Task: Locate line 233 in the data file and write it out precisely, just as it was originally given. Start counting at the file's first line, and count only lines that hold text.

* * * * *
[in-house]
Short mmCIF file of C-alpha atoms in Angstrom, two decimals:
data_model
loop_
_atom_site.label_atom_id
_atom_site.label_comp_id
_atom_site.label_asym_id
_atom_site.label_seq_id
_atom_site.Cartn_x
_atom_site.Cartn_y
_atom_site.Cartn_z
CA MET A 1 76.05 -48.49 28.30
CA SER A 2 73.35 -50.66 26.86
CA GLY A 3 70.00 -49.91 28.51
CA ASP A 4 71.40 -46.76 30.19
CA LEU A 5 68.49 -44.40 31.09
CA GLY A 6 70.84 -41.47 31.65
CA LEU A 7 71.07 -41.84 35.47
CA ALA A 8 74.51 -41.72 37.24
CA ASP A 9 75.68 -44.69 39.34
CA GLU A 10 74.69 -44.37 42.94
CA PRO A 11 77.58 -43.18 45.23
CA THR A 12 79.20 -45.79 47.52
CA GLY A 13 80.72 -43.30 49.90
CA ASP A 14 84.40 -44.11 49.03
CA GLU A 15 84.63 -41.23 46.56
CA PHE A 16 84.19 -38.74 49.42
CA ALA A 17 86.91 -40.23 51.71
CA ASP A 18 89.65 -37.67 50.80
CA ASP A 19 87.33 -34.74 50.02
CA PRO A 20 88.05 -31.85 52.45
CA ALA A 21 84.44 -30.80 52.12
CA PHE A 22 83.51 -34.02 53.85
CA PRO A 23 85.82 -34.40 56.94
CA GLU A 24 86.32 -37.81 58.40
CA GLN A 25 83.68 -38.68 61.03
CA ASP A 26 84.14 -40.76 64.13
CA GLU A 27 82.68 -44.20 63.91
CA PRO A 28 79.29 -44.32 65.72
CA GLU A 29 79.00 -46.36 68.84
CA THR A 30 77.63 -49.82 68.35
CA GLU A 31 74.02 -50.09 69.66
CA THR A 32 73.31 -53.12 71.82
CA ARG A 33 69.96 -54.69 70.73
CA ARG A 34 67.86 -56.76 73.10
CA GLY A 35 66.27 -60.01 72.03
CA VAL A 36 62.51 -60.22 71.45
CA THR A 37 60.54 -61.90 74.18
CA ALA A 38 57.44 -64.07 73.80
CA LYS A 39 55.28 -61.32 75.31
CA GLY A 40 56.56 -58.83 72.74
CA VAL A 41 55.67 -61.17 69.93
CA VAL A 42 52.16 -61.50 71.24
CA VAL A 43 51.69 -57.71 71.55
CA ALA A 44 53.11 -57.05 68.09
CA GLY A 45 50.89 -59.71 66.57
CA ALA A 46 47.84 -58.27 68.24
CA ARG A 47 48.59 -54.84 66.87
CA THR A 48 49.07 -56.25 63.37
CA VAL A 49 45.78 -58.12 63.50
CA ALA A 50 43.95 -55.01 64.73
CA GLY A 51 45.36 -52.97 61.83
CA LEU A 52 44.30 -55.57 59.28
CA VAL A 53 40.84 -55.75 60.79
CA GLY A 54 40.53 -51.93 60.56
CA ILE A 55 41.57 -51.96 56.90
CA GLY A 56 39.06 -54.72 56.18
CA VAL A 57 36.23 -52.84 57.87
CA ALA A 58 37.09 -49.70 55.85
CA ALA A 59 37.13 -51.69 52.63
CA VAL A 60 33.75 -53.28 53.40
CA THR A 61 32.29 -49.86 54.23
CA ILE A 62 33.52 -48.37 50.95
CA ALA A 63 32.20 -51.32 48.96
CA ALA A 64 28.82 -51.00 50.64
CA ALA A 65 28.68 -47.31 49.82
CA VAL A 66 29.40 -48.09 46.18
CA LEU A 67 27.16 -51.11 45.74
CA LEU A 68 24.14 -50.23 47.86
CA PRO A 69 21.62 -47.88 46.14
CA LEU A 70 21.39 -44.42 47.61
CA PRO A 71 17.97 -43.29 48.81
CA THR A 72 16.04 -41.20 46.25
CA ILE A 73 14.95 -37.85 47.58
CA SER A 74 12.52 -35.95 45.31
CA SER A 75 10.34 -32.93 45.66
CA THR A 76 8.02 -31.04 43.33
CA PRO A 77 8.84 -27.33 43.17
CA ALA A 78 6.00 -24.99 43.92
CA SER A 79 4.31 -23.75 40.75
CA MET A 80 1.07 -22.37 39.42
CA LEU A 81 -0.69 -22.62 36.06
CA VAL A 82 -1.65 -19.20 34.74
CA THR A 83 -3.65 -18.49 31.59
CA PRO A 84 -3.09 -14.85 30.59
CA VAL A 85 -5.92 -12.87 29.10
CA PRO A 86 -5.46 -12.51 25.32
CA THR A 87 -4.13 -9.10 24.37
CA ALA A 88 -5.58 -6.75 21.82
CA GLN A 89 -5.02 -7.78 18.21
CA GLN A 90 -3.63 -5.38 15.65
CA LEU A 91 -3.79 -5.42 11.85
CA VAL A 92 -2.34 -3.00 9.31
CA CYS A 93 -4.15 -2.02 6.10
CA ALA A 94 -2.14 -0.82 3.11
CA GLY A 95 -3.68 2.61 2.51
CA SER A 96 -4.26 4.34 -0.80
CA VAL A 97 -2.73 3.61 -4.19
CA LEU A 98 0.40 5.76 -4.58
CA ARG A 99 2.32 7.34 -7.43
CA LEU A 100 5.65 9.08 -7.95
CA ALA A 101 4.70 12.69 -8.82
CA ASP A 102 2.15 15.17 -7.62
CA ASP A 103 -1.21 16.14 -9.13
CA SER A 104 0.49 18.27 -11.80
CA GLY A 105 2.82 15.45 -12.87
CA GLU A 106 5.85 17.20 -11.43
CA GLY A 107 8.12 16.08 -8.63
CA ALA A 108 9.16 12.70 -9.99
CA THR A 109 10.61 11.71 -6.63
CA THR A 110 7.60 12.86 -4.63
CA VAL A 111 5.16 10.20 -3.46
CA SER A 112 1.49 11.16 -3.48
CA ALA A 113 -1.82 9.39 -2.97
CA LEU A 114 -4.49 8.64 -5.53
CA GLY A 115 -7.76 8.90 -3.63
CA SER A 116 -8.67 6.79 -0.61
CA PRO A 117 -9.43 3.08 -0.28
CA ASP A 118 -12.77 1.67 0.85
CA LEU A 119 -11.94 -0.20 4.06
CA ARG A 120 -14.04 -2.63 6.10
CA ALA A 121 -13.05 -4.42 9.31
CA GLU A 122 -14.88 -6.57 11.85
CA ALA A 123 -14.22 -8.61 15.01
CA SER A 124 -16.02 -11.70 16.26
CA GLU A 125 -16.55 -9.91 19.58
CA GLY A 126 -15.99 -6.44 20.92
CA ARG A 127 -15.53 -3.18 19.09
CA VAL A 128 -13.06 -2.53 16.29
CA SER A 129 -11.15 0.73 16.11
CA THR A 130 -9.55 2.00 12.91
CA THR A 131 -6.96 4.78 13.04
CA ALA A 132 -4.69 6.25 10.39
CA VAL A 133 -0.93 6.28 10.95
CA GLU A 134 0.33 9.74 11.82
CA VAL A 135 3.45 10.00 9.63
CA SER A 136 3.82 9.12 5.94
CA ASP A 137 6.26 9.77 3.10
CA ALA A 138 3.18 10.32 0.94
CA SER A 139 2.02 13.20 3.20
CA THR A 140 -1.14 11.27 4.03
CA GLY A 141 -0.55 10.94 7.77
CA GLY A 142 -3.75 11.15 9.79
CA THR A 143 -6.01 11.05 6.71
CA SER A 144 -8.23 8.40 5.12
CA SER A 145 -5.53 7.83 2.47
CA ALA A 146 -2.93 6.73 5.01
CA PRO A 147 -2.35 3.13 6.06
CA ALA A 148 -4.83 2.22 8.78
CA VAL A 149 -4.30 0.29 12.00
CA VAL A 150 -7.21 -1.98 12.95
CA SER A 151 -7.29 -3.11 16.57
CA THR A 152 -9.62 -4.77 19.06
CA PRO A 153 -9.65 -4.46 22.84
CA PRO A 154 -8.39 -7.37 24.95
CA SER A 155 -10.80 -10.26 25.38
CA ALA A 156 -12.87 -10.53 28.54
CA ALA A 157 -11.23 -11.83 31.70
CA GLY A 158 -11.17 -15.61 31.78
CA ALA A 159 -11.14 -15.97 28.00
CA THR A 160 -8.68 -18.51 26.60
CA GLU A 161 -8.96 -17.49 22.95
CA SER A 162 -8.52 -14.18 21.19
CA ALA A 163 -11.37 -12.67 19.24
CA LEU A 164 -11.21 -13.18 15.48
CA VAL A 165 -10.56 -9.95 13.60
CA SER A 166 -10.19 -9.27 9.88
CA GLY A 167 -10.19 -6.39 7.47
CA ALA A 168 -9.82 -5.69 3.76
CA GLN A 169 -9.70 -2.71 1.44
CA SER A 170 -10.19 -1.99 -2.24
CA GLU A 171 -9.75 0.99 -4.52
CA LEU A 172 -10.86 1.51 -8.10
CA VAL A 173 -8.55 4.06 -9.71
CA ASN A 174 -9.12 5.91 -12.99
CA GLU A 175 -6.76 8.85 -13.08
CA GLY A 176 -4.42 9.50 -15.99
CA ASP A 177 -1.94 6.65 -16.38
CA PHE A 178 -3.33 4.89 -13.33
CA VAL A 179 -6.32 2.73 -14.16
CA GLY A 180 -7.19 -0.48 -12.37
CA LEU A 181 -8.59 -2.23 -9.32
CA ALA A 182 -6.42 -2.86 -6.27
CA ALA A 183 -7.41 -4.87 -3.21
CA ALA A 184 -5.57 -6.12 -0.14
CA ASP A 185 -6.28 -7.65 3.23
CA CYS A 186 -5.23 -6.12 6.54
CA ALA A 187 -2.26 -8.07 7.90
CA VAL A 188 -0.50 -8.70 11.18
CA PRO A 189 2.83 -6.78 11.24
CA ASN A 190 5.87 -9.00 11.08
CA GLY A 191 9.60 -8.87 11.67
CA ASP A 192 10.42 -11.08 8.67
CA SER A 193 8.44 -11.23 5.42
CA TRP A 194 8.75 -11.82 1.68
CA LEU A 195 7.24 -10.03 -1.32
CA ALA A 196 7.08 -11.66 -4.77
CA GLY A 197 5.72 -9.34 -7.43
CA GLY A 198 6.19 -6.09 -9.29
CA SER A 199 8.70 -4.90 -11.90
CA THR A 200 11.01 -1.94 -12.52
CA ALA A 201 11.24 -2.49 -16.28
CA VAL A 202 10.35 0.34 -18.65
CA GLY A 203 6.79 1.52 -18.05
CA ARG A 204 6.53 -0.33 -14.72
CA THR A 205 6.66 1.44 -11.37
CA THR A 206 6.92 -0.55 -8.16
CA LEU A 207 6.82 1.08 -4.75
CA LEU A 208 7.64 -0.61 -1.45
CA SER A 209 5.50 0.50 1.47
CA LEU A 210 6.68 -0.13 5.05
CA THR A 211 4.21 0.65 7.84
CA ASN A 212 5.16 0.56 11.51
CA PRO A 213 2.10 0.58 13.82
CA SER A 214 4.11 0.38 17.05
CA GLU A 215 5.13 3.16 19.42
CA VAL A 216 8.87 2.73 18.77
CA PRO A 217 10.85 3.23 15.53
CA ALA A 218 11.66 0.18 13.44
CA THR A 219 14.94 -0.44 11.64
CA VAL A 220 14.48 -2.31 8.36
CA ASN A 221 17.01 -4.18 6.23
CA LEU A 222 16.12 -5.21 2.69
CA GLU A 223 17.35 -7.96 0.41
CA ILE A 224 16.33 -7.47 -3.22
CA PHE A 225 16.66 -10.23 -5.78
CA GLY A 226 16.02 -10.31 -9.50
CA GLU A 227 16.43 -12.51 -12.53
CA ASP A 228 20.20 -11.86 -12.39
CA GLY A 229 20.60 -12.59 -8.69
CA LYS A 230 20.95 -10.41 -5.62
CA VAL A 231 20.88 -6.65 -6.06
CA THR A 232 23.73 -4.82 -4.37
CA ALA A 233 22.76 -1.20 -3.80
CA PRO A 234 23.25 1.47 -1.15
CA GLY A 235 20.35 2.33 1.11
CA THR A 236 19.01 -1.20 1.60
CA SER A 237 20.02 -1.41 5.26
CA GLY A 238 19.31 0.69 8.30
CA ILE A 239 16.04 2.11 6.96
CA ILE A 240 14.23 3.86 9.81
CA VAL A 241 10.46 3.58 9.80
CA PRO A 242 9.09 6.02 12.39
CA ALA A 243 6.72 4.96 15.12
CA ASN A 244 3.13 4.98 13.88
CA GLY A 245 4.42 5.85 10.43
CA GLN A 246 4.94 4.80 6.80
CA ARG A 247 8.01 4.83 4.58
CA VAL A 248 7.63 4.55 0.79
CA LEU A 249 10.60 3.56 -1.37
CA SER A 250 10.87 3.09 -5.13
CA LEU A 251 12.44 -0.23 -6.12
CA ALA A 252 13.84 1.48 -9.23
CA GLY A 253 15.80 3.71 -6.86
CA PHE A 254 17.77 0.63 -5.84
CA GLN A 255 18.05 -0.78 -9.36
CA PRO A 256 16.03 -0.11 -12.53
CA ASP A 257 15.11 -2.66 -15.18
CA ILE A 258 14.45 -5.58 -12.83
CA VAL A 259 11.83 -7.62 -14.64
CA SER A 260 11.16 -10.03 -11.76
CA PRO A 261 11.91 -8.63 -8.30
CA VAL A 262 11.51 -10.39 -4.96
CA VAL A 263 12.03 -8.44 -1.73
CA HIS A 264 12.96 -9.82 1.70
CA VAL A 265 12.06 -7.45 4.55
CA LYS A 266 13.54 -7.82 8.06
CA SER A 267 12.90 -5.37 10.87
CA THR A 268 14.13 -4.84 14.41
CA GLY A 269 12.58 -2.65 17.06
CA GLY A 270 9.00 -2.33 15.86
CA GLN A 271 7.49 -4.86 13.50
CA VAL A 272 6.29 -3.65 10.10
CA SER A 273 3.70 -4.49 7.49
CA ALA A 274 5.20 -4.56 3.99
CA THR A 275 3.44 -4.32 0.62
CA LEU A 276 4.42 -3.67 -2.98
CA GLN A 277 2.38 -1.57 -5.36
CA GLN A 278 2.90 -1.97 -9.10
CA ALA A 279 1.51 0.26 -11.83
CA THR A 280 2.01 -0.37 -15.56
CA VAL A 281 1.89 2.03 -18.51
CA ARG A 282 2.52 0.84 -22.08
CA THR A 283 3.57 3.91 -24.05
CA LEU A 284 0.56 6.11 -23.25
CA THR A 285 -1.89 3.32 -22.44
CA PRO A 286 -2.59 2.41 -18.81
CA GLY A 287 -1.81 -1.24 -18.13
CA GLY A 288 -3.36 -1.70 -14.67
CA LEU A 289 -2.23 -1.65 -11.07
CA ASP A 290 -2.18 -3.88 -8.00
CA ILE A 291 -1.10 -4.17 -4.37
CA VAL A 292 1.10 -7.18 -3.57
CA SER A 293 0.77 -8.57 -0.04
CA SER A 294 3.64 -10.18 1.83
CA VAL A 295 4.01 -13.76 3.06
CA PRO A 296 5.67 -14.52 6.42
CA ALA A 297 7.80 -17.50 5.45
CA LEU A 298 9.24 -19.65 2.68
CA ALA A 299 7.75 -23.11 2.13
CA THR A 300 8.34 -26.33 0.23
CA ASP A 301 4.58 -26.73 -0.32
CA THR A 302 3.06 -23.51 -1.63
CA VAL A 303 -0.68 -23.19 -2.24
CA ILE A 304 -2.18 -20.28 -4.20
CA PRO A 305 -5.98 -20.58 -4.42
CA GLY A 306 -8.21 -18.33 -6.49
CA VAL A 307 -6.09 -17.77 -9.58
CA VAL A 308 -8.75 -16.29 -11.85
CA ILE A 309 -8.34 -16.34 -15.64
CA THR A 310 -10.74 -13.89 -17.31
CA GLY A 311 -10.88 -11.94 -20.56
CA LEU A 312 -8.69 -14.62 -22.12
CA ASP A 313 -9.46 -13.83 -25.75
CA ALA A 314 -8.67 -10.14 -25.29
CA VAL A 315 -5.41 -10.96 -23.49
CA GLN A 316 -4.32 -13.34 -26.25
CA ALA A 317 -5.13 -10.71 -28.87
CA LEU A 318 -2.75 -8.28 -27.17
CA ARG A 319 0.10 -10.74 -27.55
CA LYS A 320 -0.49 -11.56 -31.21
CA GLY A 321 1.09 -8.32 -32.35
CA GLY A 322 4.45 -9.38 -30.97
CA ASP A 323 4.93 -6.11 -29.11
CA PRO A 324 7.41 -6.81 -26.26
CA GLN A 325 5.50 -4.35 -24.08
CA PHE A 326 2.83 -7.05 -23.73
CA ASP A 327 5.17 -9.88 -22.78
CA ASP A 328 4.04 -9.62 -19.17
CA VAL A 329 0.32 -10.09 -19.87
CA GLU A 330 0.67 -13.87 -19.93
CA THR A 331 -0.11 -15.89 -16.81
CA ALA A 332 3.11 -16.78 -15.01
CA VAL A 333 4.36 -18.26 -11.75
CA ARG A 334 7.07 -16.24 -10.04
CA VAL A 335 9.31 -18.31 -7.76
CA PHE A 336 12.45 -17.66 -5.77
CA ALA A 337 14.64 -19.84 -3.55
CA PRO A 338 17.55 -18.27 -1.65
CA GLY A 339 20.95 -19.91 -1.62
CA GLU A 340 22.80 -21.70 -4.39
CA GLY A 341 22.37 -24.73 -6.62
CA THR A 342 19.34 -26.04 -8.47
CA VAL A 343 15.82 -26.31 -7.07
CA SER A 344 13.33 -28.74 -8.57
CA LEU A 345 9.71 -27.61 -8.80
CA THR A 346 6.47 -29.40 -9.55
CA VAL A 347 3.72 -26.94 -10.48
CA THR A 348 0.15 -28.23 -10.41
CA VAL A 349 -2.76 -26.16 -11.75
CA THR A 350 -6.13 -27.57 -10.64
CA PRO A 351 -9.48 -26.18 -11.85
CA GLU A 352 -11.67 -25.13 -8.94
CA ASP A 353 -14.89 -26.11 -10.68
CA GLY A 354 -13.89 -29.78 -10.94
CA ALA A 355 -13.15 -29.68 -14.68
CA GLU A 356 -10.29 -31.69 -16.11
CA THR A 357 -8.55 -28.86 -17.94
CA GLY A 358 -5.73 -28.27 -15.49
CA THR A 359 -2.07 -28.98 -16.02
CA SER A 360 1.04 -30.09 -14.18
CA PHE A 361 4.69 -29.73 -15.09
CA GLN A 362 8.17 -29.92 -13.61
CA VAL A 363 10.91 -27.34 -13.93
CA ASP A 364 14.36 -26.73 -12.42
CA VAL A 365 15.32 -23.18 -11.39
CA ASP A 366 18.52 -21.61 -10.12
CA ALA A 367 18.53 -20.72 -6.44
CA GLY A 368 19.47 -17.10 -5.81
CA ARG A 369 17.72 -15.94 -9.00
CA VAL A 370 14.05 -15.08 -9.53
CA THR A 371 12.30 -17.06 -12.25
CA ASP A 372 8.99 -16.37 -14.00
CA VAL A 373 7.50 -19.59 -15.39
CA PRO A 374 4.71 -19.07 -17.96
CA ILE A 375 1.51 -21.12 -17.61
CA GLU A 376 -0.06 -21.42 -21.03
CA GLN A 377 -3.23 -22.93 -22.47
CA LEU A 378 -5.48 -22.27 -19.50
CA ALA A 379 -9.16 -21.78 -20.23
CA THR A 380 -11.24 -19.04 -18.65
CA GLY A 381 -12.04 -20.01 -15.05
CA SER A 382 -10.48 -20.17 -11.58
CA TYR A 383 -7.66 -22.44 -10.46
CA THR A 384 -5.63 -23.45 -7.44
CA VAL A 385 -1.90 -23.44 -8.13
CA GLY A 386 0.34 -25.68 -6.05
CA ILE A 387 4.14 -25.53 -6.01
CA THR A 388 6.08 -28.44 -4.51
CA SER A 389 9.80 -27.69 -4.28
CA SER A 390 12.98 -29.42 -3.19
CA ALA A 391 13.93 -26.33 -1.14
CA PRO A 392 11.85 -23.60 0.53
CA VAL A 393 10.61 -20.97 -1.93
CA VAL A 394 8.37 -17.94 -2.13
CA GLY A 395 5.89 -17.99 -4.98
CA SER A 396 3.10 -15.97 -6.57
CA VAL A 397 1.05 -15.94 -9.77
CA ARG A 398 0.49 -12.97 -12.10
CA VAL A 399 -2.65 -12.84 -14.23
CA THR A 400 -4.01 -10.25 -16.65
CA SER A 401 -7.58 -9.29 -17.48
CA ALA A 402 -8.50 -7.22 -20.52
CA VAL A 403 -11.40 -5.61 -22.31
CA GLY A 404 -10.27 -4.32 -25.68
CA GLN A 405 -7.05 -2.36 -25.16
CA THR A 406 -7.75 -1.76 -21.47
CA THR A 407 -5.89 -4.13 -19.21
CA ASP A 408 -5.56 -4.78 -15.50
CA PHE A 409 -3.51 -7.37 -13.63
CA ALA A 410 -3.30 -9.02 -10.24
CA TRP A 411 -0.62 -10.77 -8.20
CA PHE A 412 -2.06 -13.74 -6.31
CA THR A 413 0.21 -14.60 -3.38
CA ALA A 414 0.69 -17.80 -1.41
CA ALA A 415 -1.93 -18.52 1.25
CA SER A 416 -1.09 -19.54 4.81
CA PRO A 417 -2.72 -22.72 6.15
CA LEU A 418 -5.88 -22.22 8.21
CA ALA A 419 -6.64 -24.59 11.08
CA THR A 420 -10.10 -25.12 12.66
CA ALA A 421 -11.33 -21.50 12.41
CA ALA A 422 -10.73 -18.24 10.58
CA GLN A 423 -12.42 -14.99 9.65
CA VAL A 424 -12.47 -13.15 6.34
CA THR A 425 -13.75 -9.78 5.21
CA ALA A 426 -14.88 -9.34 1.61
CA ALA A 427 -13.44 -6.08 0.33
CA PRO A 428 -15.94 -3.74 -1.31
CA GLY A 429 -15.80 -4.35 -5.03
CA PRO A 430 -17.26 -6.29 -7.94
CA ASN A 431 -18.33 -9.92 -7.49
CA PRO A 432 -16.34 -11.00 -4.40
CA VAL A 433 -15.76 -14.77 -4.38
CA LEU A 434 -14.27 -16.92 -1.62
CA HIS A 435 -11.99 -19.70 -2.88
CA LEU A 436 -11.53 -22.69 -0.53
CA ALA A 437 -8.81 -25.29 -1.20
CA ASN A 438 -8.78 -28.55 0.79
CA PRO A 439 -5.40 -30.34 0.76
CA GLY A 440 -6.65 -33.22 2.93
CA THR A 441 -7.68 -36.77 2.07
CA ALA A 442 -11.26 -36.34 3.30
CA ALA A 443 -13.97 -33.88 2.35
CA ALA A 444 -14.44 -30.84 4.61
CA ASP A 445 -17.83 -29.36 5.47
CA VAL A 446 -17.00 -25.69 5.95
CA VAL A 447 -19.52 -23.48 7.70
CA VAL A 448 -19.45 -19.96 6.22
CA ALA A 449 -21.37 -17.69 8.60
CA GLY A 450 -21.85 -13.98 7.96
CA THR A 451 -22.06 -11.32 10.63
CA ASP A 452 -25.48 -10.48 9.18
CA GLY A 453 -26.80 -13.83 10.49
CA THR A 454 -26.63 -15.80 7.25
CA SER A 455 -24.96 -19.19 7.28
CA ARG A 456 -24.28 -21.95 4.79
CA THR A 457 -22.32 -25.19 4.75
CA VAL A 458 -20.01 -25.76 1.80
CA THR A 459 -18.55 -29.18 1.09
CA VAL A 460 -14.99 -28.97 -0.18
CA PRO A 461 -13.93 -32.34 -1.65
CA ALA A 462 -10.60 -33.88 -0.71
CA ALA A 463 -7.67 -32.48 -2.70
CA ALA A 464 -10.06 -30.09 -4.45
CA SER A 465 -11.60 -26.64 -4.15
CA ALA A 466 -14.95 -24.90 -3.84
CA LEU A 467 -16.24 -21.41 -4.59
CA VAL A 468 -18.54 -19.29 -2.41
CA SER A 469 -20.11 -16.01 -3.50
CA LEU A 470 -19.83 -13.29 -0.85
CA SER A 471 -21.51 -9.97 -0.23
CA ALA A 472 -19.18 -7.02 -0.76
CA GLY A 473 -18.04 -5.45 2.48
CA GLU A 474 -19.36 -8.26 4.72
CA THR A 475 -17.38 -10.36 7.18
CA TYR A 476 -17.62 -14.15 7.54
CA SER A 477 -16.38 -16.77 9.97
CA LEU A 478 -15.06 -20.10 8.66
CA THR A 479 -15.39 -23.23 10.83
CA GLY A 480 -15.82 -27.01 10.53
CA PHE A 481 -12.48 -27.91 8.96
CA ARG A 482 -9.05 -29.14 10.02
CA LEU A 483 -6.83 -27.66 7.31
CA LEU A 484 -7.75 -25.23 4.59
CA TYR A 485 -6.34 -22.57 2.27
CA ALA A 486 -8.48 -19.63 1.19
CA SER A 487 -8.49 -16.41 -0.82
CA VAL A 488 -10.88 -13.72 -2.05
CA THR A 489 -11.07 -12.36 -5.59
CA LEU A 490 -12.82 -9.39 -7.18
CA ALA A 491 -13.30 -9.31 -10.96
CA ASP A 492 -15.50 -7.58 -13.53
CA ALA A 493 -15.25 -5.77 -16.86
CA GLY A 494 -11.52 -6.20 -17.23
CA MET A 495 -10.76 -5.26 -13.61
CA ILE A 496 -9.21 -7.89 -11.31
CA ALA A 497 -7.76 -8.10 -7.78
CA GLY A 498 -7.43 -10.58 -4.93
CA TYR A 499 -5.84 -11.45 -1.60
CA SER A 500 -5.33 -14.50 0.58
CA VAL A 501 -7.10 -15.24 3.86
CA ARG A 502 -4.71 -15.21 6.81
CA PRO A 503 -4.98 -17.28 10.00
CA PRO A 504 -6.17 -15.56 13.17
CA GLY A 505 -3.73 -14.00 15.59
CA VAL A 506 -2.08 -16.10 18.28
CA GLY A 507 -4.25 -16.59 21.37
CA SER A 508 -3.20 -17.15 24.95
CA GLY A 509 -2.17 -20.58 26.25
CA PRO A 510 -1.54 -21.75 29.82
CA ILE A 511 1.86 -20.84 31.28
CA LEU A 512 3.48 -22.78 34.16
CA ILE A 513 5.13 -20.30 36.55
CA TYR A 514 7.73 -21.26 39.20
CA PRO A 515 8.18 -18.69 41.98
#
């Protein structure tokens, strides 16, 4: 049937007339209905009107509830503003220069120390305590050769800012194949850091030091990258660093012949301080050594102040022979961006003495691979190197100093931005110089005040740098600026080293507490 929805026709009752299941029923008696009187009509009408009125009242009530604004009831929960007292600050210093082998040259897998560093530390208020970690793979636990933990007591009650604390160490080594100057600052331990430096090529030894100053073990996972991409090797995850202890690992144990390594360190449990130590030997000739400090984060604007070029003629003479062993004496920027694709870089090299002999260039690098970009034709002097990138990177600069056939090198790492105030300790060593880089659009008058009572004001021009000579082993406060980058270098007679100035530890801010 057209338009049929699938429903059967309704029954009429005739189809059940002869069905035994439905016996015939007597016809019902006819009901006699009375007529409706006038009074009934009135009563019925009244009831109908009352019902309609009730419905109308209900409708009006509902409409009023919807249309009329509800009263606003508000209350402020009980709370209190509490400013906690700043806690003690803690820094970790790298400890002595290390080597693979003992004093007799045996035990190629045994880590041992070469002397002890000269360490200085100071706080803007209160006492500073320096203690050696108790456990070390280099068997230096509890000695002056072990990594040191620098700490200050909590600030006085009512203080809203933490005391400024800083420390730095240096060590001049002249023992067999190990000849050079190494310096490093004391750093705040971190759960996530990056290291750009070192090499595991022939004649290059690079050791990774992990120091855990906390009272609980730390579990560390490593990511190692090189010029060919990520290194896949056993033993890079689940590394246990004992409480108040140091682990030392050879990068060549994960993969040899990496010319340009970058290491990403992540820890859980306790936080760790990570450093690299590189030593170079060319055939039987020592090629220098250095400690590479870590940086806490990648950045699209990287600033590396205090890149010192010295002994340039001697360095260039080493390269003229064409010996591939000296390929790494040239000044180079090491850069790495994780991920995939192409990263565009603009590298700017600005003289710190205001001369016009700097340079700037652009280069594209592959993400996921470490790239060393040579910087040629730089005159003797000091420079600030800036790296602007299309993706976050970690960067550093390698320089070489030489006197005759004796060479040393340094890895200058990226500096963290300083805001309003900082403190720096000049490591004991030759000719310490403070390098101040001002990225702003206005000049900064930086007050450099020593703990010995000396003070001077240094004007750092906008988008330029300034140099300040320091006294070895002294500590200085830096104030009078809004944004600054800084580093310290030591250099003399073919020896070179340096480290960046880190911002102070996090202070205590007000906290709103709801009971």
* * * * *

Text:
CA LEU A 222 16.12 -5.21 2.69